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Angus backs Neart na Gaoithe windfarm despite recognising ‘significant impacts on both landscape and seascape character’

Proposals to build a £1.4 billion windfarm off the Fife coast have cleared an Angus Council consultation hurdle.

The local authority’s development standards committee approved an Angus planning response to proposals for the Neart na Gaoithe windfarm project, which aims to construct up to 125 turbines in the Firth of Forth, with each turbine reaching up to 200 metres in height.

The council was asked for its response to the proposals as a statutory consultee of the Scottish Government and the development standards committee moved a report from director of infrastructure services Eric Lowson which supports the plans, without comment or representation from any of its members.

Senior planning officer Ian Mitchell told the committee: ”This is essentially off the Fife coast. It doesn’t have a huge impact on Angus other than some coastal aspects. I recommend that we should not object.”

The windfarm would be approximately 15.5 kilometres from the Fife Ness coast at its nearest point, covering an area of 105 sq km and sitting approximately 30km south-east of Angus.

The number of turbines is estimated to be between 64 and 125, generating a total of 450MW of energy.

Despite giving the proposals the green light in his report, Mr Lowson expressed his concern about the possible impact the windfarm would have on the Angus seascape.

Experts suggest the proposed turbines would appear the same size as the category A-listed Bell Rock Lighthouse off the coast of Arbroath, despite being twice as far away from the shore.

Mr Lowson said: ”I consider that there would be significant impacts on both landscape and seascape character. These are not, however, considered to be unacceptable.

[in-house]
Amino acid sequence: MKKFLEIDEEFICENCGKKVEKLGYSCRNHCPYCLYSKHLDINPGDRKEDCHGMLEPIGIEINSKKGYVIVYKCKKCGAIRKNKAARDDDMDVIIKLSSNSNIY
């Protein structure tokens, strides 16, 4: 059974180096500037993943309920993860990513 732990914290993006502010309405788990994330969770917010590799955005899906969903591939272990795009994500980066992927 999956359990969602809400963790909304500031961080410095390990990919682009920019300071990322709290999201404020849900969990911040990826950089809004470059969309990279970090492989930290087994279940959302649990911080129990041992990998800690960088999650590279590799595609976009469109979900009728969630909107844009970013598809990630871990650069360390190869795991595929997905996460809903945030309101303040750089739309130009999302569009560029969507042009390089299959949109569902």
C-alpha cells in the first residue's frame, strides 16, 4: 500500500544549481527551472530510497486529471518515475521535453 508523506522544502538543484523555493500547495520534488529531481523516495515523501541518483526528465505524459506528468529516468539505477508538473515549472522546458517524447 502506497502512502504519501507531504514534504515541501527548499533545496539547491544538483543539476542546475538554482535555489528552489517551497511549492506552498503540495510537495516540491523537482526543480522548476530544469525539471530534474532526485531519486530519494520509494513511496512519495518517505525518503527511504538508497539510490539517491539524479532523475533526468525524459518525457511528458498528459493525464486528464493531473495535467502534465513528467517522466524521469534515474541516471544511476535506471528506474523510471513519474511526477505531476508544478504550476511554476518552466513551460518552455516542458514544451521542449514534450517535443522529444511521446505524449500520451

”It is understood that the proposed windfarm would require lighting for both shipping navigation and aviation around the perimeter.

”As indicated with the environmental study, the proposed turbines would appear around twice as tall as the Bell Rock Lighthouse.”

He continued: ”No comparative information is provided of the relative brightness of the intended light compared to the lighthouse lamp.

”It is therefore considered that the night seascape impacts could be significant. The use of infrared aviation lights, which are not visible by the naked eye, would successfully mitigate this impact but it is unclear whether these would represent appropriate mitigation for shipping.”

Mr Lowson also identified the Bell Rock and the Ladyloan Signal Tower as culturally significant structures, but noted that Historic Scotland confirmed there would be no significant adverse indirect or cumulative impact on either structure as a result of the development.

In conclusion Mr Lowson said that as long as his comments were taken into account the concerns outlined in the report were not onsidered to be so direct or unacceptably adverse for Angus Council to object to the proposal.

The committee unanimously agreed and approved the report.